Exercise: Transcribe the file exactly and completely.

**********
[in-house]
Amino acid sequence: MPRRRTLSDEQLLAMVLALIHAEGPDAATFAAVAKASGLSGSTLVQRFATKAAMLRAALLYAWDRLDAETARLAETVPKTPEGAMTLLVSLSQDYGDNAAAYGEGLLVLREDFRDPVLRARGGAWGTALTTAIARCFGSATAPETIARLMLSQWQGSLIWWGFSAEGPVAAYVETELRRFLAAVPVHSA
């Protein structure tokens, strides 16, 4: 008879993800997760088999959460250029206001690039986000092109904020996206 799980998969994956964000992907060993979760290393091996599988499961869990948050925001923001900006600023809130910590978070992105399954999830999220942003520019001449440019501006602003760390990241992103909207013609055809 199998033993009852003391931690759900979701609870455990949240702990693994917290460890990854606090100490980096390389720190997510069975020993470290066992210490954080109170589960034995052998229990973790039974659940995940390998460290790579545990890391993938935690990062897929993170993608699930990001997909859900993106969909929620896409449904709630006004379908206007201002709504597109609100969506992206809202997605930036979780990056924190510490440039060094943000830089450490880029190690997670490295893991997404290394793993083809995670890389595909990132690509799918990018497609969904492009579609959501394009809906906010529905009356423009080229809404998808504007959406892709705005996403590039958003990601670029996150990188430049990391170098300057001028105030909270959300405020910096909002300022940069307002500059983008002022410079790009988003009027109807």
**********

[in-house]
Amino acid sequence: MPRRRTLSDEQLLAMVLALIHAEGPDAATFAAVAKASGLSGSTLVQRFATKAAMLRAALLYAWDRLDAETARLAETVPKTPEGAMTLLVSLSQDYGDNAAAYGEGLLVLREDFRDPVLRARGGAWGTALTTAIARCFGSATAPETIARLMLSQWQGSLIWWGFSAEGPVAAYVETELRRFLAAVPVHSA
């Protein structure tokens, strides 16, 4: 008879993800997760088999959460250029206001690039986000092109904020996206 799980998969994956964000992907060993979760290393091996599988499961869990948050925001923001900006600023809130910590978070992105399954999830999220942003520019001449440019501006602003760390990241992103909207013609055809 199998033993009852003391931690759900979701609870455990949240702990693994917290460890990854606090100490980096390389720190997510069975020993470290066992210490954080109170589960034995052998229990973790039974659940995940390998460290790579545990890391993938935690990062897929993170993608699930990001997909859900993106969909929620896409449904709630006004379908206007201002709504597109609100969506992206809202997605930036979780990056924190510490440039060094943000830089450490880029190690997670490295893991997404290394793993083809995670890389595909990132690509799918990018497609969904492009579609959501394009809906906010529905009356423009080229809404998808504007959406892709705005996403590039958003990601670029996150990188430049990391170098300057001028105030909270959300405020910096909002300022940069307002500059983008002022410079790009988003009027109807």